“We haven’t diluted our long term vision, which is all of the benefits of a connected ecosystem and what that means for all of the stakeholders – us, developer, publisher and crucially, the player. None of that has changed. What we recognised was when you put a disc slot in the front of a machine certain expectations come with that disc slot. We had to adapt some of our policies and it was best that we did those before we launched, which we’ve done. All of that can be handled in the vacuum of the pre-launch activity. And it allows the players to have a choice. They can consume the content through the medium they like the best and fits with their particular situation. I don’t think there’s a negative to that.”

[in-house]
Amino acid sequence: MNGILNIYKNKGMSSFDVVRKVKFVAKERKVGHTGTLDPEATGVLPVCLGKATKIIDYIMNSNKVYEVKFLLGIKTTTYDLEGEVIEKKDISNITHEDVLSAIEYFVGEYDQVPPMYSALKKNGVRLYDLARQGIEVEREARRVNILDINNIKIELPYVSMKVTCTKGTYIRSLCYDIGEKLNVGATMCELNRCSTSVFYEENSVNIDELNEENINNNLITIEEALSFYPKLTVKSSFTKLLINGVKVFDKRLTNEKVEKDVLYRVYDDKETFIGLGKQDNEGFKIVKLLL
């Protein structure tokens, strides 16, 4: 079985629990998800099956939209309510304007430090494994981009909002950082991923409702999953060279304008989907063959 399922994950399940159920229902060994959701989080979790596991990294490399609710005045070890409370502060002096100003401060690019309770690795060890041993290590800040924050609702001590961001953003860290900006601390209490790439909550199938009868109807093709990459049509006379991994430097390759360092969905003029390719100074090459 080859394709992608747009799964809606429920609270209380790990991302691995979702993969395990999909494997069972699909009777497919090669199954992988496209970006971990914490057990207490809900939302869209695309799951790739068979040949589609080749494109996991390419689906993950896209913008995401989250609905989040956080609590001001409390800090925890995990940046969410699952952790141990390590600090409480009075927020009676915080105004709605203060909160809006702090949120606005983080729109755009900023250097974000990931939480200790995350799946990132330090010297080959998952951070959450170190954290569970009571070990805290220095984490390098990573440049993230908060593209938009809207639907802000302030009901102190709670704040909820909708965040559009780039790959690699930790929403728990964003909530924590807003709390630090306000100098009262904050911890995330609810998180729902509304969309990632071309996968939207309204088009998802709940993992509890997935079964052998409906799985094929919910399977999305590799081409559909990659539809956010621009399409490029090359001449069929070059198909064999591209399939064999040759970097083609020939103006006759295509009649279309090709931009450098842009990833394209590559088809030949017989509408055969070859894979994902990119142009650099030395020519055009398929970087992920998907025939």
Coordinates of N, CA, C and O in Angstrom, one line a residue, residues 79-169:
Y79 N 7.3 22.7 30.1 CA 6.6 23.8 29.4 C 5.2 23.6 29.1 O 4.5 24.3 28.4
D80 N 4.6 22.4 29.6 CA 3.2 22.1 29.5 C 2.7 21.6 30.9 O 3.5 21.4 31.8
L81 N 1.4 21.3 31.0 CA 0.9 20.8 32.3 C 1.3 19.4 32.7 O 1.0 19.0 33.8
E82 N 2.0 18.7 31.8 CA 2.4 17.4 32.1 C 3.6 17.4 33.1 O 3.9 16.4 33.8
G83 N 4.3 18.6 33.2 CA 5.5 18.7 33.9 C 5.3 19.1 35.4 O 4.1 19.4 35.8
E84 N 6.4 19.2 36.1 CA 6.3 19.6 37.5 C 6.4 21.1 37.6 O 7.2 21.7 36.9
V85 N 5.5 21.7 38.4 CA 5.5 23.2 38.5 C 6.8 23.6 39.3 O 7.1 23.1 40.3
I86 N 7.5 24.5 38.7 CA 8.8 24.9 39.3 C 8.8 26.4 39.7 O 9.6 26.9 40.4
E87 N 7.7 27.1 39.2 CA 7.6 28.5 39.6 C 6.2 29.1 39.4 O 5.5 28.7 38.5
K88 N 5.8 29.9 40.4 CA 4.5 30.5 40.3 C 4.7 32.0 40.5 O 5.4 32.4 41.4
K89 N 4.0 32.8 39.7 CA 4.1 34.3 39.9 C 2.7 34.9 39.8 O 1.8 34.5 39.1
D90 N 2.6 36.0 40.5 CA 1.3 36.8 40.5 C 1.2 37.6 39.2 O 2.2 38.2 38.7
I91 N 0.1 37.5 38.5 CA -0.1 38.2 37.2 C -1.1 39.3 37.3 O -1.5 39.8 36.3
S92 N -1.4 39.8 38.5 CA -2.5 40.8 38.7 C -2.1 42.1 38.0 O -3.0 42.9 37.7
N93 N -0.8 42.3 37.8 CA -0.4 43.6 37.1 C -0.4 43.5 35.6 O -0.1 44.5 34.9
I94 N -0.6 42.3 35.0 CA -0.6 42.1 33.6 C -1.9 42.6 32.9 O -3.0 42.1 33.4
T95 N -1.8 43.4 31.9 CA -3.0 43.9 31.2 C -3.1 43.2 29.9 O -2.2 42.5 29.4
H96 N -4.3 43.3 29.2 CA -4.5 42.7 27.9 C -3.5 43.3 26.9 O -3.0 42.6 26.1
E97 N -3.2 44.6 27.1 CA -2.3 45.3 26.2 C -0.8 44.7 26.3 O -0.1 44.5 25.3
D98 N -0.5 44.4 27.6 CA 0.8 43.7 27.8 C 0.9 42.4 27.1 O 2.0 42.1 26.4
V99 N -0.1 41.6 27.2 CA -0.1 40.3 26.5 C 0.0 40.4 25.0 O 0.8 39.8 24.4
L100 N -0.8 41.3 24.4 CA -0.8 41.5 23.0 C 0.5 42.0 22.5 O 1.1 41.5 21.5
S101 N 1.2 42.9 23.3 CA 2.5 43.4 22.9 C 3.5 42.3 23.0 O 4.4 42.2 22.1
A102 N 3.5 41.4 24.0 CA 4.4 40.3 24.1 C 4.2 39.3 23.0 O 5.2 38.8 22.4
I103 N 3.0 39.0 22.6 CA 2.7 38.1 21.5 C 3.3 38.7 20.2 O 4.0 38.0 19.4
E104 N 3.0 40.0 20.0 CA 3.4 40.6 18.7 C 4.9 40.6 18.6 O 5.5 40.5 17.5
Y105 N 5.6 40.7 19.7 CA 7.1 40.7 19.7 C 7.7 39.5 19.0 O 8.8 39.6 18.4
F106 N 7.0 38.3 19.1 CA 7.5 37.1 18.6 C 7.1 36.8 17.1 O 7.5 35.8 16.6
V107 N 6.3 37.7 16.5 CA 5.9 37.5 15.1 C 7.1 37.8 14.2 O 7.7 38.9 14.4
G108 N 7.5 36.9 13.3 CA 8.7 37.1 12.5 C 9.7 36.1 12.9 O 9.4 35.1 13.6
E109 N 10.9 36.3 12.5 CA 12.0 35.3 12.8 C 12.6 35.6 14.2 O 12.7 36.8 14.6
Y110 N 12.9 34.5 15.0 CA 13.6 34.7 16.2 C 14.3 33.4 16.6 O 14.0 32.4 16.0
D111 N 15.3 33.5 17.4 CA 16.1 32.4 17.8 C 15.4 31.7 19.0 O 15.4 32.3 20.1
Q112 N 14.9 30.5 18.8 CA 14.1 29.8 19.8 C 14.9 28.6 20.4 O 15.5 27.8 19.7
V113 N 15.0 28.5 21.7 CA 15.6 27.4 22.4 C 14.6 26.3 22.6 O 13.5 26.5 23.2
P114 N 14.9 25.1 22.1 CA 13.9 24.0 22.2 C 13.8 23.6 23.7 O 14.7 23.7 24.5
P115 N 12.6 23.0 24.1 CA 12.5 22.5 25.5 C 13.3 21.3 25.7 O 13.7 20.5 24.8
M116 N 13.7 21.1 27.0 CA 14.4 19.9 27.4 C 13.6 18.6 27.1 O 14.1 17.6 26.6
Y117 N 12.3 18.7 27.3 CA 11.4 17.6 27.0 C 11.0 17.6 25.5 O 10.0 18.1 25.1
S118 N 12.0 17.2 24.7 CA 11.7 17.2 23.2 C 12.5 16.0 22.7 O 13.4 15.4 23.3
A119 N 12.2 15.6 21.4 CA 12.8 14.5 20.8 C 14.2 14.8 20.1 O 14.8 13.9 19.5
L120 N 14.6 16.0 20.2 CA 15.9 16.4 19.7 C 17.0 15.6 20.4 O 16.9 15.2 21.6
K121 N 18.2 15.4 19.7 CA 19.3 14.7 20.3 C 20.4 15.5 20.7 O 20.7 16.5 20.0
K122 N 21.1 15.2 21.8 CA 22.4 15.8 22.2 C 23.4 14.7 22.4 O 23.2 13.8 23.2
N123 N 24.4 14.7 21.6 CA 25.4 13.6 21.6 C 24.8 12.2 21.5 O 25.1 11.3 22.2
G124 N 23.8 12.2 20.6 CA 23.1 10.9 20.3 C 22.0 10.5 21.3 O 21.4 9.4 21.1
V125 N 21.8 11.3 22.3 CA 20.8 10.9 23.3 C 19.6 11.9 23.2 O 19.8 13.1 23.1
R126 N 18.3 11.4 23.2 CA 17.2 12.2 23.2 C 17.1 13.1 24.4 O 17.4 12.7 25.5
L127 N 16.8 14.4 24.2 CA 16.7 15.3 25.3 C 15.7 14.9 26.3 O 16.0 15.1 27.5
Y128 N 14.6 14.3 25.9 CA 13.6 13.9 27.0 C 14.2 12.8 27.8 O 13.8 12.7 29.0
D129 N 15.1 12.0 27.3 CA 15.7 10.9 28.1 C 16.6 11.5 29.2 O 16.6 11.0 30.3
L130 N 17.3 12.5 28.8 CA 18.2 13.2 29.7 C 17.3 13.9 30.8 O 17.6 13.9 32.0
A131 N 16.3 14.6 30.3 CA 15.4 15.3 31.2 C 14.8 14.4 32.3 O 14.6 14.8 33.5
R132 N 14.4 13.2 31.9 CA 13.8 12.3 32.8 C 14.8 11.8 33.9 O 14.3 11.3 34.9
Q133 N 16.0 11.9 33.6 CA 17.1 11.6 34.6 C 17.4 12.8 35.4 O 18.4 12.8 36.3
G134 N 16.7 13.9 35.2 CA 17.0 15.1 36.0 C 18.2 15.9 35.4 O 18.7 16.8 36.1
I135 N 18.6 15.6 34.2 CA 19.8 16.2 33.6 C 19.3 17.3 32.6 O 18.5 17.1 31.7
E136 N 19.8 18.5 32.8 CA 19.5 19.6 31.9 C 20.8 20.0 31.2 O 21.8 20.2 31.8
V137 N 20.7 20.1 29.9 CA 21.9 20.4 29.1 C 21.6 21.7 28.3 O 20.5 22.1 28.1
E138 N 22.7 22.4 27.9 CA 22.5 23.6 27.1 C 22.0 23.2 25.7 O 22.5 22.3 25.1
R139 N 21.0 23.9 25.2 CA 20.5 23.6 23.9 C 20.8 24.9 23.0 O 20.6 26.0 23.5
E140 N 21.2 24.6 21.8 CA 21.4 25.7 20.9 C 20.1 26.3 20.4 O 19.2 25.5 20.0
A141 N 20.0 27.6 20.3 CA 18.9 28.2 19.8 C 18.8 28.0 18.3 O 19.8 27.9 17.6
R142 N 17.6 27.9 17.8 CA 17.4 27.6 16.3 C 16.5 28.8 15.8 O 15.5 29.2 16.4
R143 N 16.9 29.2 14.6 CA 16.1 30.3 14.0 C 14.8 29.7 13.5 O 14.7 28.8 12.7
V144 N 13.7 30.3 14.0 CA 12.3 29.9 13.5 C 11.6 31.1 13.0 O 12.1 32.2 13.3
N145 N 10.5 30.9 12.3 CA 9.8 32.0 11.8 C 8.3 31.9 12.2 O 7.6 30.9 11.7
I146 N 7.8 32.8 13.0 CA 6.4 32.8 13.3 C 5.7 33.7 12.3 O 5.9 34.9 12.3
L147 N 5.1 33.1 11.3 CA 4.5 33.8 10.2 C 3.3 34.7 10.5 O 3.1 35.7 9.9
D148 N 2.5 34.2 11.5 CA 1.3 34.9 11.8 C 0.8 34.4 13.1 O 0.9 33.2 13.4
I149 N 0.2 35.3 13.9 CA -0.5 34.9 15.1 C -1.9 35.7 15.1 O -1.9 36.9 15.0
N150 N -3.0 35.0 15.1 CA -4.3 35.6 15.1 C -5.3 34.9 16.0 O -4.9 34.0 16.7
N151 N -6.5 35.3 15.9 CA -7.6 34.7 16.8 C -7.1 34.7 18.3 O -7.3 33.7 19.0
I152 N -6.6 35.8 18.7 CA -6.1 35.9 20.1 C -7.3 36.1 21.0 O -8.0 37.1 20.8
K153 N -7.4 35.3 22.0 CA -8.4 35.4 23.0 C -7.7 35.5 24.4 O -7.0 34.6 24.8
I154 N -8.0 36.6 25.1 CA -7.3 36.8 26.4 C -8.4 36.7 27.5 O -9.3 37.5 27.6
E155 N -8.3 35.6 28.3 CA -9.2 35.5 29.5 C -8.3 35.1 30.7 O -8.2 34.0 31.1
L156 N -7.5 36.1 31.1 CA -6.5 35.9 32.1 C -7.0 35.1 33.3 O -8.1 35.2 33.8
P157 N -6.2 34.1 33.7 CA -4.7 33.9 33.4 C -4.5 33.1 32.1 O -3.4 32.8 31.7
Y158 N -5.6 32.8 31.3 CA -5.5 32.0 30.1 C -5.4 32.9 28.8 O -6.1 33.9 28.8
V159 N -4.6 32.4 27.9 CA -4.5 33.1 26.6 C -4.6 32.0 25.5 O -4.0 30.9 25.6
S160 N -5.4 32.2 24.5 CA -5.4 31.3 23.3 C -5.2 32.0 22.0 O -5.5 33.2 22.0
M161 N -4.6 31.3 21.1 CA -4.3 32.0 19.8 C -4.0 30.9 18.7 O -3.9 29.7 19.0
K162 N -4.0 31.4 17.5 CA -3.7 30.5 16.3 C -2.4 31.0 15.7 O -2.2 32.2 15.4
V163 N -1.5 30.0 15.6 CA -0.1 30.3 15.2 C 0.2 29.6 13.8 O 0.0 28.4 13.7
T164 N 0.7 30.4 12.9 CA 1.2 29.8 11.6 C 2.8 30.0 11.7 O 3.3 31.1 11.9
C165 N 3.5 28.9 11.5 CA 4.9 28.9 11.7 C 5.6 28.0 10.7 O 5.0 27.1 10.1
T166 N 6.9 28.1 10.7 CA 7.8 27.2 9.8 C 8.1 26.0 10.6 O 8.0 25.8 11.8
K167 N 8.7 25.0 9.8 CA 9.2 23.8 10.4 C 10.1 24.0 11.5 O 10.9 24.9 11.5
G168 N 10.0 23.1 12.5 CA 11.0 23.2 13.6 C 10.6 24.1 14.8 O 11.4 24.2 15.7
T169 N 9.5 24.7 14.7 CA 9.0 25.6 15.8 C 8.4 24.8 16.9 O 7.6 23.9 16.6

Microsoft may have done away with unpopular measures such as the always on DRM requirement, but their vision for the console going forward will nonetheless see it become, first and foremost, a media streaming device which seeks to replace physical media ownership with digital licenses. Indeed, Harrison even appears to bridle at the notion that digital games should cost less than physical ones on account of fewer distribution costs and more favourable margins. When asked why digital products were not cheaper to buy than boxed ones, Harrison suggested that digital products only seemed expensive because the physical point of comparison exists, which is an obstacle that Microsoft are keen to remove: